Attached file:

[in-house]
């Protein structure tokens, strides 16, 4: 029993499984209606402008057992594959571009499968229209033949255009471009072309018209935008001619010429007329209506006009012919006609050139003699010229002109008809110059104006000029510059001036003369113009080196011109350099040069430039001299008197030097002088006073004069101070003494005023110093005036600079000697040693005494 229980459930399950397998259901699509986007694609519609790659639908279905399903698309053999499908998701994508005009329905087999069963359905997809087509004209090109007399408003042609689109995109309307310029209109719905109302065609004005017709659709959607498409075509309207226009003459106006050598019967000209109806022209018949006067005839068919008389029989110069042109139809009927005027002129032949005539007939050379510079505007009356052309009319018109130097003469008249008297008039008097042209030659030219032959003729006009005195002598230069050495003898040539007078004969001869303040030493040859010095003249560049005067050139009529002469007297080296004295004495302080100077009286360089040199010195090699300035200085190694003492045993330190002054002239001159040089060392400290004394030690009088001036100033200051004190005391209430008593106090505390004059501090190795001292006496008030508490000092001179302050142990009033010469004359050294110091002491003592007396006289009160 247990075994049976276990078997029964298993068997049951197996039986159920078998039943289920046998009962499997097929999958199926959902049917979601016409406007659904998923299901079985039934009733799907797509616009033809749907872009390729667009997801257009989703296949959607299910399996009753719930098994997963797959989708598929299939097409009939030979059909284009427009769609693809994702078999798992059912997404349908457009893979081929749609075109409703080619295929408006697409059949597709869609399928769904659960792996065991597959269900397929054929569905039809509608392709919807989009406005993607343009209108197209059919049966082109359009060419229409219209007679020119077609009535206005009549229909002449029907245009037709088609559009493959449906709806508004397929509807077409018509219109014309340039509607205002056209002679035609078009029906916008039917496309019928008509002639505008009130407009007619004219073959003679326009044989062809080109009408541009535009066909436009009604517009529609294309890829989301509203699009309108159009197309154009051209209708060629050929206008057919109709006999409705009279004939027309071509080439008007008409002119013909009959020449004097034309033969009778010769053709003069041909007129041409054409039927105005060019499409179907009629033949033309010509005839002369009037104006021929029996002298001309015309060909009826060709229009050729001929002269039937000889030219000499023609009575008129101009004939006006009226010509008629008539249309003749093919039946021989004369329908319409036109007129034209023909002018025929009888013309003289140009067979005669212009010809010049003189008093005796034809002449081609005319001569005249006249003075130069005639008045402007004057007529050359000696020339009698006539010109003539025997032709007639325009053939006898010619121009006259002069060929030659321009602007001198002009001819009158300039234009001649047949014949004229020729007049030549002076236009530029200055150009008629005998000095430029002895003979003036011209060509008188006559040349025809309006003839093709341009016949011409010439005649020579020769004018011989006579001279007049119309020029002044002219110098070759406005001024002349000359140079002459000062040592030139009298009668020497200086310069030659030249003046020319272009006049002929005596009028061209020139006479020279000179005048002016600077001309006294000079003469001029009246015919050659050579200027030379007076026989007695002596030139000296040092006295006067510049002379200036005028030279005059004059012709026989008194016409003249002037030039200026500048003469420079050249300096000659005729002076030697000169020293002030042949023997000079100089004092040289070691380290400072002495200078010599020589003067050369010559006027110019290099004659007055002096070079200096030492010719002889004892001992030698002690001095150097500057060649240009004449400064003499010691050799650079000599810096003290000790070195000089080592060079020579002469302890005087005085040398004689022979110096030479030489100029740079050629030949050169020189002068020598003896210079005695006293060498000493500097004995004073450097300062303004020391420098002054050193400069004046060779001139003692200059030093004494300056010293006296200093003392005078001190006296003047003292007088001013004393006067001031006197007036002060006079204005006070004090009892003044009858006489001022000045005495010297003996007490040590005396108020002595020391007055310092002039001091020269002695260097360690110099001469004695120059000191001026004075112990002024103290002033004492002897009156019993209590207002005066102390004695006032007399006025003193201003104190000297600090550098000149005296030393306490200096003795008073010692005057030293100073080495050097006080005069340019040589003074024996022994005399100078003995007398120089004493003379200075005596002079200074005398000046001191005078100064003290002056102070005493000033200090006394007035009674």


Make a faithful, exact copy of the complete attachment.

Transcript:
[in-house]
């Protein structure tokens, strides 16, 4: 029993499984209606402008057992594959571009499968229209033949255009471009072309018209935008001619010429007329209506006009012919006609050139003699010229002109008809110059104006000029510059001036003369113009080196011109350099040069430039001299008197030097002088006073004069101070003494005023110093005036600079000697040693005494 229980459930399950397998259901699509986007694609519609790659639908279905399903698309053999499908998701994508005009329905087999069963359905997809087509004209090109007399408003042609689109995109309307310029209109719905109302065609004005017709659709959607498409075509309207226009003459106006050598019967000209109806022209018949006067005839068919008389029989110069042109139809009927005027002129032949005539007939050379510079505007009356052309009319018109130097003469008249008297008039008097042209030659030219032959003729006009005195002598230069050495003898040539007078004969001869303040030493040859010095003249560049005067050139009529002469007297080296004295004495302080100077009286360089040199010195090699300035200085190694003492045993330190002054002239001159040089060392400290004394030690009088001036100033200051004190005391209430008593106090505390004059501090190795001292006496008030508490000092001179302050142990009033010469004359050294110091002491003592007396006289009160 247990075994049976276990078997029964298993068997049951197996039986159920078998039943289920046998009962499997097929999958199926959902049917979601016409406007659904998923299901079985039934009733799907797509616009033809749907872009390729667009997801257009989703296949959607299910399996009753719930098994997963797959989708598929299939097409009939030979059909284009427009769609693809994702078999798992059912997404349908457009893979081929749609075109409703080619295929408006697409059949597709869609399928769904659960792996065991597959269900397929054929569905039809509608392709919807989009406005993607343009209108197209059919049966082109359009060419229409219209007679020119077609009535206005009549229909002449029907245009037709088609559009493959449906709806508004397929509807077409018509219109014309340039509607205002056209002679035609078009029906916008039917496309019928008509002639505008009130407009007619004219073959003679326009044989062809080109009408541009535009066909436009009604517009529609294309890829989301509203699009309108159009197309154009051209209708060629050929206008057919109709006999409705009279004939027309071509080439008007008409002119013909009959020449004097034309033969009778010769053709003069041909007129041409054409039927105005060019499409179907009629033949033309010509005839002369009037104006021929029996002298001309015309060909009826060709229009050729001929002269039937000889030219000499023609009575008129101009004939006006009226010509008629008539249309003749093919039946021989004369329908319409036109007129034209023909002018025929009888013309003289140009067979005669212009010809010049003189008093005796034809002449081609005319001569005249006249003075130069005639008045402007004057007529050359000696020339009698006539010109003539025997032709007639325009053939006898010619121009006259002069060929030659321009602007001198002009001819009158300039234009001649047949014949004229020729007049030549002076236009530029200055150009008629005998000095430029002895003979003036011209060509008188006559040349025809309006003839093709341009016949011409010439005649020579020769004018011989006579001279007049119309020029002044002219110098070759406005001024002349000359140079002459000062040592030139009298009668020497200086310069030659030249003046020319272009006049002929005596009028061209020139006479020279000179005048002016600077001309006294000079003469001029009246015919050659050579200027030379007076026989007695002596030139000296040092006295006067510049002379200036005028030279005059004059012709026989008194016409003249002037030039200026500048003469420079050249300096000659005729002076030697000169020293002030042949023997000079100089004092040289070691380290400072002495200078010599020589003067050369010559006027110019290099004659007055002096070079200096030492010719002889004892001992030698002690001095150097500057060649240009004449400064003499010691050799650079000599810096003290000790070195000089080592060079020579002469302890005087005085040398004689022979110096030479030489100029740079050629030949050169020189002068020598003896210079005695006293060498000493500097004995004073450097300062303004020391420098002054050193400069004046060779001139003692200059030093004494300056010293006296200093003392005078001190006296003047003292007088001013004393006067001031006197007036002060006079204005006070004090009892003044009858006489001022000045005495010297003996007490040590005396108020002595020391007055310092002039001091020269002695260097360690110099001469004695120059000191001026004075112990002024103290002033004492002897009156019993209590207002005066102390004695006032007399006025003193201003104190000297600090550098000149005296030393306490200096003795008073010692005057030293100073080495050097006080005069340019040589003074024996022994005399100078003995007398120089004493003379200075005596002079200074005398000046001191005078100064003290002056102070005493000033200090006394007035009674």